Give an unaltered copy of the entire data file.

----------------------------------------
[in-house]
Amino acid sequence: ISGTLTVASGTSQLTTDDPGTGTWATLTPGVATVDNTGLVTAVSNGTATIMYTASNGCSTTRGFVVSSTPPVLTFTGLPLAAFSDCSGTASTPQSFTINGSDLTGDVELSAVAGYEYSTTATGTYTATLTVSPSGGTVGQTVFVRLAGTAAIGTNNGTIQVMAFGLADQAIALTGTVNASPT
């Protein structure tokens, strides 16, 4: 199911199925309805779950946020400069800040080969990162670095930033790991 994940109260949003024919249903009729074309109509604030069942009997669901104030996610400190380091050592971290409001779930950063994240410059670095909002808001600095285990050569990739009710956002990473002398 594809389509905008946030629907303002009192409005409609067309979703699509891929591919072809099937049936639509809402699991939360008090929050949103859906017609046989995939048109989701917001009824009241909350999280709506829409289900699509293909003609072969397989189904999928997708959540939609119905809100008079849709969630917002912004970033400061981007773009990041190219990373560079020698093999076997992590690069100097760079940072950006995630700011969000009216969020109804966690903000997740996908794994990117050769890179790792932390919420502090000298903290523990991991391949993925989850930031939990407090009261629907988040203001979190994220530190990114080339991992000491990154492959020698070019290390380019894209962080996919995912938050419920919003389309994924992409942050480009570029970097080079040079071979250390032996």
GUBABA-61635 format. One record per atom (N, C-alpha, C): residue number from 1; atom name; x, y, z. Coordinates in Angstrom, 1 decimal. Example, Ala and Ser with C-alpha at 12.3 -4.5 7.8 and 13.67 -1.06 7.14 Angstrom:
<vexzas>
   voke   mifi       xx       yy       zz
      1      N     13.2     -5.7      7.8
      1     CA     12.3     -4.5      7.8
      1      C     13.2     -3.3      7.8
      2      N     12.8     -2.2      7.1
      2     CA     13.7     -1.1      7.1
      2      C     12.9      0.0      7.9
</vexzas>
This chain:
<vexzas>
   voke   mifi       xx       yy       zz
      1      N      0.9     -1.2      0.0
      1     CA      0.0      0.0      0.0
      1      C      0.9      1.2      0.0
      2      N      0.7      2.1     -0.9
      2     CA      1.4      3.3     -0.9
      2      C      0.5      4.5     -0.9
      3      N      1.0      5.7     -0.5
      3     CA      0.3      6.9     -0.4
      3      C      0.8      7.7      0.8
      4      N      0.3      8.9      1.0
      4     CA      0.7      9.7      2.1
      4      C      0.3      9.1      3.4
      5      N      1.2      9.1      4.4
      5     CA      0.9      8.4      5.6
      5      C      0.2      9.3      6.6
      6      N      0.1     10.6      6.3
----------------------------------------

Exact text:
[in-house]
Amino acid sequence: ISGTLTVASGTSQLTTDDPGTGTWATLTPGVATVDNTGLVTAVSNGTATIMYTASNGCSTTRGFVVSSTPPVLTFTGLPLAAFSDCSGTASTPQSFTINGSDLTGDVELSAVAGYEYSTTATGTYTATLTVSPSGGTVGQTVFVRLAGTAAIGTNNGTIQVMAFGLADQAIALTGTVNASPT
């Protein structure tokens, strides 16, 4: 199911199925309805779950946020400069800040080969990162670095930033790991 994940109260949003024919249903009729074309109509604030069942009997669901104030996610400190380091050592971290409001779930950063994240410059670095909002808001600095285990050569990739009710956002990473002398 594809389509905008946030629907303002009192409005409609067309979703699509891929591919072809099937049936639509809402699991939360008090929050949103859906017609046989995939048109989701917001009824009241909350999280709506829409289900699509293909003609072969397989189904999928997708959540939609119905809100008079849709969630917002912004970033400061981007773009990041190219990373560079020698093999076997992590690069100097760079940072950006995630700011969000009216969020109804966690903000997740996908794994990117050769890179790792932390919420502090000298903290523990991991391949993925989850930031939990407090009261629907988040203001979190994220530190990114080339991992000491990154492959020698070019290390380019894209962080996919995912938050419920919003389309994924992409942050480009570029970097080079040079071979250390032996």
GUBABA-61635 format. One record per atom (N, C-alpha, C): residue number from 1; atom name; x, y, z. Coordinates in Angstrom, 1 decimal. Example, Ala and Ser with C-alpha at 12.3 -4.5 7.8 and 13.67 -1.06 7.14 Angstrom:
<vexzas>
   voke   mifi       xx       yy       zz
      1      N     13.2     -5.7      7.8
      1     CA     12.3     -4.5      7.8
      1      C     13.2     -3.3      7.8
      2      N     12.8     -2.2      7.1
      2     CA     13.7     -1.1      7.1
      2      C     12.9      0.0      7.9
</vexzas>
This chain:
<vexzas>
   voke   mifi       xx       yy       zz
      1      N      0.9     -1.2      0.0
      1     CA      0.0      0.0      0.0
      1      C      0.9      1.2      0.0
      2      N      0.7      2.1     -0.9
      2     CA      1.4      3.3     -0.9
      2      C      0.5      4.5     -0.9
      3      N      1.0      5.7     -0.5
      3     CA      0.3      6.9     -0.4
      3      C      0.8      7.7      0.8
      4      N      0.3      8.9      1.0
      4     CA      0.7      9.7      2.1
      4      C      0.3      9.1      3.4
      5      N      1.2      9.1      4.4
      5     CA      0.9      8.4      5.6
      5      C      0.2      9.3      6.6
      6      N      0.1     10.6      6.3